The above class implements the IInputDouble interface as well. This interface comes also from another, more abstract interface.

    /// <summary>
    /// Double-valued input port specialization
    /// </summary>
    public interface IInputDouble
        : IInput
    {
        /// <summary>
        /// The sampled input port value
        /// </summary>
        double Value { get; }
    }


    /// <summary>
    /// Generic input port abstraction
    /// </summary>
    public interface IInput
    {
        /// <summary>
        /// Friendly name of the port
        /// </summary>
        string Name { get; }

        /// <summary>
        /// Indicate whether the port value has changed
        /// </summary>
        bool HasChanged { get; }

        /// <summary>
        /// Perform the port sampling
        /// </summary>
        /// <returns></returns>
        bool Sample();

        /// <summary>
        /// Append to the container an object made up
        /// with the input port status
        /// </summary>
        /// <param name="container"></param>
        void Serialize(JArray container);
    }

Those interfaces yield a better abstraction over the different kinds of port: AnalogInput, InputPort and RampGenerator.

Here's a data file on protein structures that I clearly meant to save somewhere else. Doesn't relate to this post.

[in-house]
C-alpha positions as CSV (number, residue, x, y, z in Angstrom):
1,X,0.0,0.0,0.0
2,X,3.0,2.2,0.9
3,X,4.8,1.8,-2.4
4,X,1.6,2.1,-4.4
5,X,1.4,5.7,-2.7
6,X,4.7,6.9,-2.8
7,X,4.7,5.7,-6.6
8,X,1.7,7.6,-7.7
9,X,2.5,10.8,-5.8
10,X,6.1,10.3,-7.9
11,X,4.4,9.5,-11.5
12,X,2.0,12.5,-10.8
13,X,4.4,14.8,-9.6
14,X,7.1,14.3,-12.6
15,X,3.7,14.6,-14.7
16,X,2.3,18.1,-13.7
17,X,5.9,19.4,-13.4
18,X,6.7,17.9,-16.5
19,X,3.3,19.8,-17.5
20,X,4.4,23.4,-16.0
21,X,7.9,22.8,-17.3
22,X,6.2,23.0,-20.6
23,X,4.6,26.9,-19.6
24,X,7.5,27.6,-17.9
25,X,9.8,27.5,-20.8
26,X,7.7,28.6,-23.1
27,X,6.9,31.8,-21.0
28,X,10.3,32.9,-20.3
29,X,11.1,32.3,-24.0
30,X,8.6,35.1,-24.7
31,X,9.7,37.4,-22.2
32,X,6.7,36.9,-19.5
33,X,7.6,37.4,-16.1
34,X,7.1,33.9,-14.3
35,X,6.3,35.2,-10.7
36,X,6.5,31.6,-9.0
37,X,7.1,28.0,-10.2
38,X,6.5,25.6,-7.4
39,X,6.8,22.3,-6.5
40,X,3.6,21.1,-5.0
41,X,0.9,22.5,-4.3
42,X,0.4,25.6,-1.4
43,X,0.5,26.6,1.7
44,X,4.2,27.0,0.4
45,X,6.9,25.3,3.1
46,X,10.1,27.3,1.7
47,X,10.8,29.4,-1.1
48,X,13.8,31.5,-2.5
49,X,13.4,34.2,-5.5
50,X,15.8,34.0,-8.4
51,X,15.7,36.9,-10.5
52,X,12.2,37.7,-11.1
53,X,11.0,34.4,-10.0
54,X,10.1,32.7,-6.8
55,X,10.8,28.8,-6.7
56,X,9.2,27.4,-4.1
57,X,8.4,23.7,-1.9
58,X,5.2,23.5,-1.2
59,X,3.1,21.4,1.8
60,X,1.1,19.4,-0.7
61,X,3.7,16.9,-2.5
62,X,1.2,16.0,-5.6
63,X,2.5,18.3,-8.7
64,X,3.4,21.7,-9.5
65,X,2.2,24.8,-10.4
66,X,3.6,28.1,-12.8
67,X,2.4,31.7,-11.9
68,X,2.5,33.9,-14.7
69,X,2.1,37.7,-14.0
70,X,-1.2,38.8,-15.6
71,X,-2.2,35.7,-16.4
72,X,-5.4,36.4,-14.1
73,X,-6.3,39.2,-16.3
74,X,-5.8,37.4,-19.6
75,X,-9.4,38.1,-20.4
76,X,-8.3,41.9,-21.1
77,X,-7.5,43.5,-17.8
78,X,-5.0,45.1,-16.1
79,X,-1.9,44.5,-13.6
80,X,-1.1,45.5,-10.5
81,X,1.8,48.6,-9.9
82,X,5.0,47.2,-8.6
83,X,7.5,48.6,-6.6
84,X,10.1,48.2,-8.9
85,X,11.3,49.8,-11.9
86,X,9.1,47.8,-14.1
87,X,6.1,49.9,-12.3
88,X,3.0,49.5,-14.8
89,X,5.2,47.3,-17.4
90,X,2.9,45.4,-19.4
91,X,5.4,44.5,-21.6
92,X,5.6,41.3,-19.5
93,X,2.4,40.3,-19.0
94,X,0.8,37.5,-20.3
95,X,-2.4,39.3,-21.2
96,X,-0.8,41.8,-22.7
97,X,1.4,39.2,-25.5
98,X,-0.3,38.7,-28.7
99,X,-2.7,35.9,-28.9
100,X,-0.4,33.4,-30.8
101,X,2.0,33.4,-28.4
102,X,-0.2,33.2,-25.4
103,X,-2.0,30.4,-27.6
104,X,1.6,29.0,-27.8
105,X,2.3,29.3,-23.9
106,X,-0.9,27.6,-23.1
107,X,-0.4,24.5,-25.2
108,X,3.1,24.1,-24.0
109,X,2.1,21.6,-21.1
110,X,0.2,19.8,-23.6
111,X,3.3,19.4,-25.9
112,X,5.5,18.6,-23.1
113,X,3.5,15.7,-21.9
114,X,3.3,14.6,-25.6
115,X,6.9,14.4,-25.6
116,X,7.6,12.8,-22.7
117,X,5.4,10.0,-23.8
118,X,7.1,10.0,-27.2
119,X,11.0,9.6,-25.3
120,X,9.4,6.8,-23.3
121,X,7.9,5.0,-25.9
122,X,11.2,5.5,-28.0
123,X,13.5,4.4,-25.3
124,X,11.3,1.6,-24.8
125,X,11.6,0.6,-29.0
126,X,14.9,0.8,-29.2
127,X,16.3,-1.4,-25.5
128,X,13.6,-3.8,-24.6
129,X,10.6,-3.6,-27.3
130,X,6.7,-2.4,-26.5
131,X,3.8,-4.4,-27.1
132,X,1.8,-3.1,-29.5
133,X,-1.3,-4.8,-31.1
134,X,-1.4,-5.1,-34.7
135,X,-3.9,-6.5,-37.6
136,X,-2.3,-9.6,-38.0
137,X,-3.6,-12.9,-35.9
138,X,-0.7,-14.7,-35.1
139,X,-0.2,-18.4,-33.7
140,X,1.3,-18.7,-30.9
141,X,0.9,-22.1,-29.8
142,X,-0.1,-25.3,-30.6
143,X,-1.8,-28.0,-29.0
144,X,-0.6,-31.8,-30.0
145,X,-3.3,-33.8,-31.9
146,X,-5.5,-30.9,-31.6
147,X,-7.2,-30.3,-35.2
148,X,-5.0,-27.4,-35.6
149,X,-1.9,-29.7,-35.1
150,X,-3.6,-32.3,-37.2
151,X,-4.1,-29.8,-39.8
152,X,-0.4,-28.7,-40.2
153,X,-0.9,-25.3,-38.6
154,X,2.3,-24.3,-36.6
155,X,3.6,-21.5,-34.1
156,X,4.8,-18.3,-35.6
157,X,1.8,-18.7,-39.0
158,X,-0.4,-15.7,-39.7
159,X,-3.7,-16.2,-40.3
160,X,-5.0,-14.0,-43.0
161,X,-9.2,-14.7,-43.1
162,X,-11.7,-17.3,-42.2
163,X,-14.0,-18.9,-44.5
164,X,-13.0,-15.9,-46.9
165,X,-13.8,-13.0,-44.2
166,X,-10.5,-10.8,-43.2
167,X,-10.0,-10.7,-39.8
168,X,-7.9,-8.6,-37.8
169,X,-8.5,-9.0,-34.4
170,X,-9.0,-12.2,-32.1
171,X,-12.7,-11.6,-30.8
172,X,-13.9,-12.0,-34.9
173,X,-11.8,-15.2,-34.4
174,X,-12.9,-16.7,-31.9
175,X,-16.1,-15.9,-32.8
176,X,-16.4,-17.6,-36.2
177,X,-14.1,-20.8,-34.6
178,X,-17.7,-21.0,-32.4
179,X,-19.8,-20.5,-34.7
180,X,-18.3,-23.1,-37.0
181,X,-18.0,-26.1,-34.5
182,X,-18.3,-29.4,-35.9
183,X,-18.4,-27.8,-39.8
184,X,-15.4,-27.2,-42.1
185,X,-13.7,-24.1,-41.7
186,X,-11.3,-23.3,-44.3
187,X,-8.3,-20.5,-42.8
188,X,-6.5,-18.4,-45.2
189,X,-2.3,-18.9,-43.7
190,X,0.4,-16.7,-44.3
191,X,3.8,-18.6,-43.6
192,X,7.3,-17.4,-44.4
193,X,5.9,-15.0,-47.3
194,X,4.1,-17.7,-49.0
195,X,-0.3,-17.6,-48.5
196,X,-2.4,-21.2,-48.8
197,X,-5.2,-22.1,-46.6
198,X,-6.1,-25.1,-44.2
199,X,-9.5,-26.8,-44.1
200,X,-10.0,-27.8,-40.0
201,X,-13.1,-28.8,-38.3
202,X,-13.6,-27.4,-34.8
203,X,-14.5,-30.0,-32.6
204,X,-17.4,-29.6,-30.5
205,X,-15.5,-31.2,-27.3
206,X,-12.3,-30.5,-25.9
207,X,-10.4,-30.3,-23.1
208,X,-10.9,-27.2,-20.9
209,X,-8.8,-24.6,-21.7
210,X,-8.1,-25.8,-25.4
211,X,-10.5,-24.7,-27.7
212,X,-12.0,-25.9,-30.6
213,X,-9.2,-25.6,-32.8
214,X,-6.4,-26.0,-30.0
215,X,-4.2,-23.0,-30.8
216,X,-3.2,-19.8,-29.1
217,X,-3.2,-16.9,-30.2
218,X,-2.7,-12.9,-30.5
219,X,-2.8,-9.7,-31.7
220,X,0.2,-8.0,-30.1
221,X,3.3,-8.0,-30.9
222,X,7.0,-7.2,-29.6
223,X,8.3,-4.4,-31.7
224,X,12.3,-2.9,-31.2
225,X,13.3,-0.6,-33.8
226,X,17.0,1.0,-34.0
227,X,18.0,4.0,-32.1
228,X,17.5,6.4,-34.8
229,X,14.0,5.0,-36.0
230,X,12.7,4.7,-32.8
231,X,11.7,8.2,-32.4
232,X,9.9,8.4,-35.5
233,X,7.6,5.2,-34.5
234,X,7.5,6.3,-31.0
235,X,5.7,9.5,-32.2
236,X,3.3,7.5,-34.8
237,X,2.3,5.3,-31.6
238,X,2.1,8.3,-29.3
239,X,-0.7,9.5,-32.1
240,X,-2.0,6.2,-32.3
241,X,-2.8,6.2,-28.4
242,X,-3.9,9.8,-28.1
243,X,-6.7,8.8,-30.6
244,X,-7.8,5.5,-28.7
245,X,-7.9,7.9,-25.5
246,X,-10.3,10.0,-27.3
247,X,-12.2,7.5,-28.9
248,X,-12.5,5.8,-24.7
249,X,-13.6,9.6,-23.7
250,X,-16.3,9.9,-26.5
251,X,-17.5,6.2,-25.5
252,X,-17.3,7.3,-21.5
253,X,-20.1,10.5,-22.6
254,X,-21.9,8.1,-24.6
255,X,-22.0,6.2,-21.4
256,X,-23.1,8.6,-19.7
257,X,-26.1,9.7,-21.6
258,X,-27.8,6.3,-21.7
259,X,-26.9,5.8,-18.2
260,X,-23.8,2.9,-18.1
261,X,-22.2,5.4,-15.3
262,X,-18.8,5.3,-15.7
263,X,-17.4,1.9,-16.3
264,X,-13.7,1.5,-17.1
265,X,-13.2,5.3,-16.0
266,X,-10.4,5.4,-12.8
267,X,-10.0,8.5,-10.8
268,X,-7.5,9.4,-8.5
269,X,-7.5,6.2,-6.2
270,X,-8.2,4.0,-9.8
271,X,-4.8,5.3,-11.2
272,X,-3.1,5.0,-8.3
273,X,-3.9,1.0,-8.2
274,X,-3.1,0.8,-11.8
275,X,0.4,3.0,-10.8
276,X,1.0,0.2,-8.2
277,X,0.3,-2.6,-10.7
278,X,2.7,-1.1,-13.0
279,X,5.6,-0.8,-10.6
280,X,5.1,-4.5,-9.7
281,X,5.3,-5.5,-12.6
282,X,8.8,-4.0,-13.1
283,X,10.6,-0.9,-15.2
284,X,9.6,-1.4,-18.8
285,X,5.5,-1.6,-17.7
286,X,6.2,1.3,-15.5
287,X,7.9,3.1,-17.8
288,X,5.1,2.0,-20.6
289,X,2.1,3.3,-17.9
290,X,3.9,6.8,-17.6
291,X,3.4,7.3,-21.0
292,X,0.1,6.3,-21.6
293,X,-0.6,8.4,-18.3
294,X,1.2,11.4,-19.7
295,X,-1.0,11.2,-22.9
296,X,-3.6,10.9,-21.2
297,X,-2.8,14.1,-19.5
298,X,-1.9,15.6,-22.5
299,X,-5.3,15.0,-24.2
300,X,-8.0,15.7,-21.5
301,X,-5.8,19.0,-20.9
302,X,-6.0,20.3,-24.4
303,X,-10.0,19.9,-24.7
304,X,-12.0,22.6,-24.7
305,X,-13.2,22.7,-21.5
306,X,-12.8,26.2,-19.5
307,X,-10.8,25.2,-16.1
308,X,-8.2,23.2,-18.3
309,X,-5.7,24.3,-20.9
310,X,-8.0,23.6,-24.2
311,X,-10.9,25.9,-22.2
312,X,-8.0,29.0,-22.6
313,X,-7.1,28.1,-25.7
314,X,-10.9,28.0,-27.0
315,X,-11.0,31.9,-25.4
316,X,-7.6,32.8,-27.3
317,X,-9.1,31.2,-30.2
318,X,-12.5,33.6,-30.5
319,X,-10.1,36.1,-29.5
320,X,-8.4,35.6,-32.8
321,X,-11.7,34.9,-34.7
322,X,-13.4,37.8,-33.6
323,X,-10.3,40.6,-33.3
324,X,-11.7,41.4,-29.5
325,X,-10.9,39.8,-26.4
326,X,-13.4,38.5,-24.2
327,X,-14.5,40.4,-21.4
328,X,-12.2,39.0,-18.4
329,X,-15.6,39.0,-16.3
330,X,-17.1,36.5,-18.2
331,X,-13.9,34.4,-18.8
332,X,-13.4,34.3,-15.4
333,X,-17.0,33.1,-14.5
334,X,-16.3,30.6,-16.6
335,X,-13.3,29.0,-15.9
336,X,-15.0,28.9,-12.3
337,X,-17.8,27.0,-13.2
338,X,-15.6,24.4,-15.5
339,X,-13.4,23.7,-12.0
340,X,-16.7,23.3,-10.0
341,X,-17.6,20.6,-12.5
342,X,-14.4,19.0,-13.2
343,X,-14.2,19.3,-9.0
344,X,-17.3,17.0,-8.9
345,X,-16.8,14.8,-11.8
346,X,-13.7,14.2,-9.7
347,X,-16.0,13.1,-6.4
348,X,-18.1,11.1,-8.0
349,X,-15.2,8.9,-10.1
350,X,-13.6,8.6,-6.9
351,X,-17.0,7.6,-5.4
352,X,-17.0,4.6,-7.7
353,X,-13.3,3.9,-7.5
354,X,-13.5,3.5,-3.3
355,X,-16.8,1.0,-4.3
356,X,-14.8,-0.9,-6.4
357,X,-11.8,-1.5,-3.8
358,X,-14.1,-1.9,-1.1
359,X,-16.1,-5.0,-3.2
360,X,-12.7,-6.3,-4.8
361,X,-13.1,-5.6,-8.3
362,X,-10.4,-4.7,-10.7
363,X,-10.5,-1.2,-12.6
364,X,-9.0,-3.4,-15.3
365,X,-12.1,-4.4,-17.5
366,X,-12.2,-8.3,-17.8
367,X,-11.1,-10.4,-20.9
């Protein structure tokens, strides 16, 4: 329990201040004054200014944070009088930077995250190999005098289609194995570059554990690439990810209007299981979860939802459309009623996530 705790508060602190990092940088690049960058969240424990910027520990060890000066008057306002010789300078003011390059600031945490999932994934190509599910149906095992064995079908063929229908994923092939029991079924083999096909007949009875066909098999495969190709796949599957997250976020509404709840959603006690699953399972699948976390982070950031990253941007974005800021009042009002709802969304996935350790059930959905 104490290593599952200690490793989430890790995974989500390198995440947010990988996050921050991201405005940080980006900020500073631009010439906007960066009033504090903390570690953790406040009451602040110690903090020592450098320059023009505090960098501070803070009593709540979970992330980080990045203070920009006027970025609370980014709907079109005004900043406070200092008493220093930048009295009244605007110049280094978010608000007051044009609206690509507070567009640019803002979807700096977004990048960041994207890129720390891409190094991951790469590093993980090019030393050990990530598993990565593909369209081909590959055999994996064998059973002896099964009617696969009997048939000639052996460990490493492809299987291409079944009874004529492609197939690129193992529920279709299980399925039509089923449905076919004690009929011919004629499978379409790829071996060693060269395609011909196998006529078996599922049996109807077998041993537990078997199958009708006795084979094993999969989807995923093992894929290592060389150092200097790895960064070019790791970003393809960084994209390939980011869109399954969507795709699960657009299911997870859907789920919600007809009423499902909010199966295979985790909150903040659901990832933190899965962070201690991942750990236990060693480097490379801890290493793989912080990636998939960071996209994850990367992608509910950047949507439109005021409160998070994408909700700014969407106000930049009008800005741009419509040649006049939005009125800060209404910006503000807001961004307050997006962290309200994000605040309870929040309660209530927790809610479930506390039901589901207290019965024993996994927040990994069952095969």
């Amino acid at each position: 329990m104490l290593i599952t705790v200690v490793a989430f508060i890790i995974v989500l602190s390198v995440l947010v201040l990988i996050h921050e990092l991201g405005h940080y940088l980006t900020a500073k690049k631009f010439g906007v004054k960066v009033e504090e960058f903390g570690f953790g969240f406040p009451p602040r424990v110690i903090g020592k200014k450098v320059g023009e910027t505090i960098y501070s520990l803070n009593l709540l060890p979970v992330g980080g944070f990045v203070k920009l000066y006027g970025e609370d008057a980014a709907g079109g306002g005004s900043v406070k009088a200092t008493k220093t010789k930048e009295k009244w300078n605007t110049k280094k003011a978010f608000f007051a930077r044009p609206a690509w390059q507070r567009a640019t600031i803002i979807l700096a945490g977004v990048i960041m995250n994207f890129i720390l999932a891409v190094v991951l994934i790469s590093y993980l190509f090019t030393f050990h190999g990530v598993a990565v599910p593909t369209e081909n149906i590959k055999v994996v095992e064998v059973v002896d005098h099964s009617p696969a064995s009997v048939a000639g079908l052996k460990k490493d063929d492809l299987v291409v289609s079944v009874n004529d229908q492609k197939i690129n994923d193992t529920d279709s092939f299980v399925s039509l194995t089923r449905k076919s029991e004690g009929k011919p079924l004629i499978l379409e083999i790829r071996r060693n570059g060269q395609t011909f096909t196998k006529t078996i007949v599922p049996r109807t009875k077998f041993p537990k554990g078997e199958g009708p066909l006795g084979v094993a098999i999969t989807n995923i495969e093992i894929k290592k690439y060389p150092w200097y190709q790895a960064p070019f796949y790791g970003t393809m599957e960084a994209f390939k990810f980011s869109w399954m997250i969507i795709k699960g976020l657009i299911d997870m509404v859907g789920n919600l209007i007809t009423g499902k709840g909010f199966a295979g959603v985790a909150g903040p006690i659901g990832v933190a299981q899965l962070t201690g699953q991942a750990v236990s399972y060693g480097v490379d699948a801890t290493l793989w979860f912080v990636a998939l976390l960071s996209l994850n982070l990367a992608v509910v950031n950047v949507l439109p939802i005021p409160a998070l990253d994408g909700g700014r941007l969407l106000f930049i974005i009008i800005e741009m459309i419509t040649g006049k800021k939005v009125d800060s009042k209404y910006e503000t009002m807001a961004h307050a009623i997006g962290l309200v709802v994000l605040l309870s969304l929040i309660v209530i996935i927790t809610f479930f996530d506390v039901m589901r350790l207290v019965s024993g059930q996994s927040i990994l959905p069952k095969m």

The RampGenerator as virtual port.

As mentioned earlier, there’s a “false-wrapper” because it does NOT wrap any port, but it WORKS as it were a standard port. The benefit become from the interfaces abstraction.
In order to PRODUCE data overtime for the demo, I wanted something automatic but also “well-known”. I may have used a random-number generator, but…how to detect an error or a wrong sequence over a random stream of numbers? Better to rely on a perfectly shaped wave, being periodic, so I can easily check the correct order of the samples on the server, but any missing/multiple datum as well.
As a periodic signal you can choose whatever you want. A sine is maybe the most famous periodic wave, but the goal is testing the system, not having something nice to see. A simple “triangle-wave” generator, is just a linear ramp rising-then-falling, indefinitely.

    /// <summary>
    /// Virtual input port simulating a triangle waveform
    /// </summary>
    public class RampGenerator
        : IInputInt32
    {
        public RampGenerator(
            string name,
            int period,
            int scale,
            int offset
            )
        {
            this.Name = name;
            this.Period = period;
            this.Scale = scale;